Medicines and other treatments need to be tested. We want reliable proof that something works and is safe before we recommend it. We don’t like the false dichotomy of “alternative medicine”. If there is good evidence that it works, it’s medicine. If it doesn’t work, it’s quackery.
It doesn’t matter who’s doing the quacking. A quack is a quack, even if there’s a medical diploma on the wall.
The story: a woman brings in her teenage daughter, complaining that the girl is tired a lot. It turns out that mom herself has had some blood tests that showed a low vitamin B12 level, so her doctor is giving her regular B12 injections. Can her daughter get some, too?
I realize that B12 injections are common. Many docs administer these, and many adults get these—probably some of you reading this. So what’s the science behind this practice?
Vitamin B12 deficiency is a real thing. It can occur because of a poor diet, or because some medications (like acid blockers) interfere with absorption. Or it can occur because of a specific autoimmune disorder called “Pernicious Anemia.” Whatever the cause, the health consequences of vitamin B12 deficiency can include anemia, neuropathy, irritability, and depression.
There is a simple blood test to measure vitamin B12 levels, though the levels in the blood don’t always correlate with whether there are enough B12 levels in the cells themselves. We can test for this, too, indirectly, through other blood tests including methylmalonic acid and homocysteine levels. So we can, in fact, know if a person is truly deficient. These confirmatory tests are rarely done.
Instead, many adults are told that their vague symptoms of tiredness or fatigue are caused by B12 deficiency, instead of actually trying to address genuine issues like insufficient sleep, sleep apnea, overreliance on caffeine, and depression (to name a few of the many genuine causes of fatigue.)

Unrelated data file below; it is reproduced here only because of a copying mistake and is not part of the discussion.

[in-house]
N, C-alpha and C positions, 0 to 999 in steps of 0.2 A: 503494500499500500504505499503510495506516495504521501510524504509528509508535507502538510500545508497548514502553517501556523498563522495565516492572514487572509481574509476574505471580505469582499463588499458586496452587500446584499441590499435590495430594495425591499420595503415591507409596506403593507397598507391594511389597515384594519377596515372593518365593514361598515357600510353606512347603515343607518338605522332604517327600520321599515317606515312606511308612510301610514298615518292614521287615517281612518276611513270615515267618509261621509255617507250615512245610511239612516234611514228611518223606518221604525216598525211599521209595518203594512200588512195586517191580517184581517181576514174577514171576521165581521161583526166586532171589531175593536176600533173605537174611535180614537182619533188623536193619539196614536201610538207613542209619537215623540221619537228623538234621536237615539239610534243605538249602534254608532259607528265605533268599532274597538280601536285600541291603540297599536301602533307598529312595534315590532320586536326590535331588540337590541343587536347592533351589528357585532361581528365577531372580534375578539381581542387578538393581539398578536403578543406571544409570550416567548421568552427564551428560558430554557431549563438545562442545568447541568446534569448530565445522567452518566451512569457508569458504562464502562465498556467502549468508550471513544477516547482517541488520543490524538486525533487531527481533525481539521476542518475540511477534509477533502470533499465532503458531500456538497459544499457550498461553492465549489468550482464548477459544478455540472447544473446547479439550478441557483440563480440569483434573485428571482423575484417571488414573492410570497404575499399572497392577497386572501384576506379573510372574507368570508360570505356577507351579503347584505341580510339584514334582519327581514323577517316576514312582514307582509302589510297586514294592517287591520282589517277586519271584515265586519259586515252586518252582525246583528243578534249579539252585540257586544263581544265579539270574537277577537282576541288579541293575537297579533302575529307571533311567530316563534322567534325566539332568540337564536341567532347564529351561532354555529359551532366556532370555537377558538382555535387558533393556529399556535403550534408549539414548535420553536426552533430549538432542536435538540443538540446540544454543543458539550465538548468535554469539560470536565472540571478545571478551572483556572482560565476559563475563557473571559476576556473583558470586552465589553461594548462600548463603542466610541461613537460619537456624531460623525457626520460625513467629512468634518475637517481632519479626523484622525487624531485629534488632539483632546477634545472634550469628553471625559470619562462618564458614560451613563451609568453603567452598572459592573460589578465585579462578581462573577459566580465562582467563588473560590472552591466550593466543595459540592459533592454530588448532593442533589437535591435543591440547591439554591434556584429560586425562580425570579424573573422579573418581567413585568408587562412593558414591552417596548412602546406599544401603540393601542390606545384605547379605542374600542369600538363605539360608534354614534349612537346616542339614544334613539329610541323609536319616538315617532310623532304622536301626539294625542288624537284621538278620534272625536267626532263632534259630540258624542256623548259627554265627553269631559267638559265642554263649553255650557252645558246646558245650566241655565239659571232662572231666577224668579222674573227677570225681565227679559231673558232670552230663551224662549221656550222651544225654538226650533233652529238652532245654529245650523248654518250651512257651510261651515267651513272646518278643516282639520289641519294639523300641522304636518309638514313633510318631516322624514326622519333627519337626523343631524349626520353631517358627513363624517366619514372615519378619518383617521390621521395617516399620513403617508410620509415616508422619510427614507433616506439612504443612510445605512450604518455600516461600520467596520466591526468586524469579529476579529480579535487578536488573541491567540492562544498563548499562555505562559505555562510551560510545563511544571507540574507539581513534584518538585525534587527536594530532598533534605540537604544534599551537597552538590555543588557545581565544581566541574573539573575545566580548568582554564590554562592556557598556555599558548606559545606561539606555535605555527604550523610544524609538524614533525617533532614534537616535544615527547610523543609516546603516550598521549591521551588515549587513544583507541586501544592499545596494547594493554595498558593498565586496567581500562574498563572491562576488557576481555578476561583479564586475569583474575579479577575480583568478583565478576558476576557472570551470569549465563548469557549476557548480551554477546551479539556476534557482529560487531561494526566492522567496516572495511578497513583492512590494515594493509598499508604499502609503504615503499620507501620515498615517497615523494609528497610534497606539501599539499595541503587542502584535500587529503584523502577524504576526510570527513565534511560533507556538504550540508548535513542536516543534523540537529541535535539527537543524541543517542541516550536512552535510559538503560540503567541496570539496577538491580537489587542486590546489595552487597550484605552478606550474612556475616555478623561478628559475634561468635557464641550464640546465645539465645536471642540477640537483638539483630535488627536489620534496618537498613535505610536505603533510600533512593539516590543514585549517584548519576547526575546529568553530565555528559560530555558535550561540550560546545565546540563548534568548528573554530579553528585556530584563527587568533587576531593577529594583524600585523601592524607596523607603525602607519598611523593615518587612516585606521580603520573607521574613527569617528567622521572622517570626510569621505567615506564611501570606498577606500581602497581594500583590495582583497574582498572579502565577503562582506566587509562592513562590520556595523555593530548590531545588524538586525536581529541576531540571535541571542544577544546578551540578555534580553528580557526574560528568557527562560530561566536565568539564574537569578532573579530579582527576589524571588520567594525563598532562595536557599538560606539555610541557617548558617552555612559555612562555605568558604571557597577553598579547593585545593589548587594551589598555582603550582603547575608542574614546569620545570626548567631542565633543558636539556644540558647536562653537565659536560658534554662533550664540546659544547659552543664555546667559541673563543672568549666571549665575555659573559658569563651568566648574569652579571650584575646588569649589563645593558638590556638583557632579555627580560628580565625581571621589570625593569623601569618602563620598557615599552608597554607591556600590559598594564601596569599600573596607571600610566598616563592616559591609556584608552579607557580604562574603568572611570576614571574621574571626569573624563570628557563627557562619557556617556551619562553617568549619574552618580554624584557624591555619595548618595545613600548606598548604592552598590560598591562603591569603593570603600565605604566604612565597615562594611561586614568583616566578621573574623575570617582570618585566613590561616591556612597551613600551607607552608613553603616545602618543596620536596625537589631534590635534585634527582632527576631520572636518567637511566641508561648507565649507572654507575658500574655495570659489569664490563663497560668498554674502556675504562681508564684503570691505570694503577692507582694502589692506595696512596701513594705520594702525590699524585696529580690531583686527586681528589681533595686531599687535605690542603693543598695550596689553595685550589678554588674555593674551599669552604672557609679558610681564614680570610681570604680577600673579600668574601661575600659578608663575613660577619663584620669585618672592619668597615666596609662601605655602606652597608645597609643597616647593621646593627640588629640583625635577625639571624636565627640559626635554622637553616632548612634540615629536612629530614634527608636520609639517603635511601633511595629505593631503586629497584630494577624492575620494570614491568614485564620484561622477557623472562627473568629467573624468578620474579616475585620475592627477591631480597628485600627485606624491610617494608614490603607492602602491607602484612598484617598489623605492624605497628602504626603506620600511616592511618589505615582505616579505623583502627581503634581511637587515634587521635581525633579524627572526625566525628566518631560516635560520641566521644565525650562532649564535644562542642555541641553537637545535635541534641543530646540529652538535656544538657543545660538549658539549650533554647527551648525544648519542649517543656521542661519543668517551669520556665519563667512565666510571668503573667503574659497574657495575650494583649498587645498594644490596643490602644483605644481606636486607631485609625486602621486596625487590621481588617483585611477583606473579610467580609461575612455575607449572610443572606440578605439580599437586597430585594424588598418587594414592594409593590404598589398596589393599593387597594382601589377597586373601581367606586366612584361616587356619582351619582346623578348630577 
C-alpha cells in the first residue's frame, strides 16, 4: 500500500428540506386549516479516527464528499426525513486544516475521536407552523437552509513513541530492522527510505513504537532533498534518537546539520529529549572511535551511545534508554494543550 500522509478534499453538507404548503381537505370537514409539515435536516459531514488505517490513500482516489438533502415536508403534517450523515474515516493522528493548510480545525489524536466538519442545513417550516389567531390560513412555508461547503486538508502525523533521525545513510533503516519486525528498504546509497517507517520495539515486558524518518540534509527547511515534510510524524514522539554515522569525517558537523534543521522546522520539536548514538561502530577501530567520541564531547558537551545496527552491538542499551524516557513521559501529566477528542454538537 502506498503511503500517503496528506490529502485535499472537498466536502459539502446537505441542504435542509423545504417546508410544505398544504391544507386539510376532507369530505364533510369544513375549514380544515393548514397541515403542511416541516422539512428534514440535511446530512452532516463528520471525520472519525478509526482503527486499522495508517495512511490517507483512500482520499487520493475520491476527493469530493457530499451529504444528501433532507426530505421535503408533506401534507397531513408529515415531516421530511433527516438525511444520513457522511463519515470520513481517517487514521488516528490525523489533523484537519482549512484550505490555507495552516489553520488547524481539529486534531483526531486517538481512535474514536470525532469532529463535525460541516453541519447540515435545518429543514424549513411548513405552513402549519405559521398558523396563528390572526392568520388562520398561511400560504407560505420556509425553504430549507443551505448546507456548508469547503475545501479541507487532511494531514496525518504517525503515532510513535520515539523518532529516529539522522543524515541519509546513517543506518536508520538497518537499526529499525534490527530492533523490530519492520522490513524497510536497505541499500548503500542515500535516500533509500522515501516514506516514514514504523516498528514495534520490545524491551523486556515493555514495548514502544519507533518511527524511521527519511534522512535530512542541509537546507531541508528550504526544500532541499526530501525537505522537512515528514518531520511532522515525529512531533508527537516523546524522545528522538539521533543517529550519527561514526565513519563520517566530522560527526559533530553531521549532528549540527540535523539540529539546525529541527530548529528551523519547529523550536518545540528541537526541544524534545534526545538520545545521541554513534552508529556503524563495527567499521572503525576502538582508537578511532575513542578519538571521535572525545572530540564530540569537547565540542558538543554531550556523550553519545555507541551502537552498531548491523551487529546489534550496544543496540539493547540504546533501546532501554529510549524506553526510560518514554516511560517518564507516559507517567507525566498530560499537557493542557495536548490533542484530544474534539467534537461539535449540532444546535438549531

It gets worse. The treatment of B12 deficiency, as has been established from studies done in the 1960s, is ORAL B12. That’s right. Pills. Injections of B12 are not necessary—oral supplements work well, even in pernicious anemia. They’re cheap and they work. I suppose a very rare patient, say one who has surgically lost most of their gut, could require injections. But the vast majority of people with genuine B12 deficiency can get all of the B12 they need through eating foods or swallowing supplements. No needles needed.
So why this fetish with injections? From the patient’s point of view, shots feel more like something important is going on. Placebos need rituals—with acupuncture, for instance, the elaborate ritual creates an illusion of effectiveness. And from the doctor’s point of view, injections reinforce dependence on the physician, creating visits and cash flow.
So: people seem to think they feel better with injections, and the doctor makes a little cash, and everyone’s happy. So what’s the harm in that?
I think it’s wrong to knowingly dispense placebos, even harmless ones. We doctors like to criticize the chiropractors and homeopaths. We point fingers. They’re the quacks. We’d better take a close look at what we’re doing, first. Our placebos are sometimes far more dangerous than theirs.
More importantly, people should be able to expect more from physicians. Patients come to us for genuine answers—if they wanted a witch doctor, they would have found one. I think we need to hold ourselves to a higher standard than a huckster at the carnival. We’re not here to promise that we’ve got all the answers. We are here to be honest, and to use the best knowledge that science has to offer, using genuine compassion and thought. Let’s leave the quacking to the quacks. We’ll stick with real medicine.
Roy Benaroch is a pediatrician who blogs at The Pediatric Insider. He is also the author of Solving Health and Behavioral Problems from Birth through Preschool: A Parent’s Guide and A Guide to Getting the Best Health Care for Your Child.
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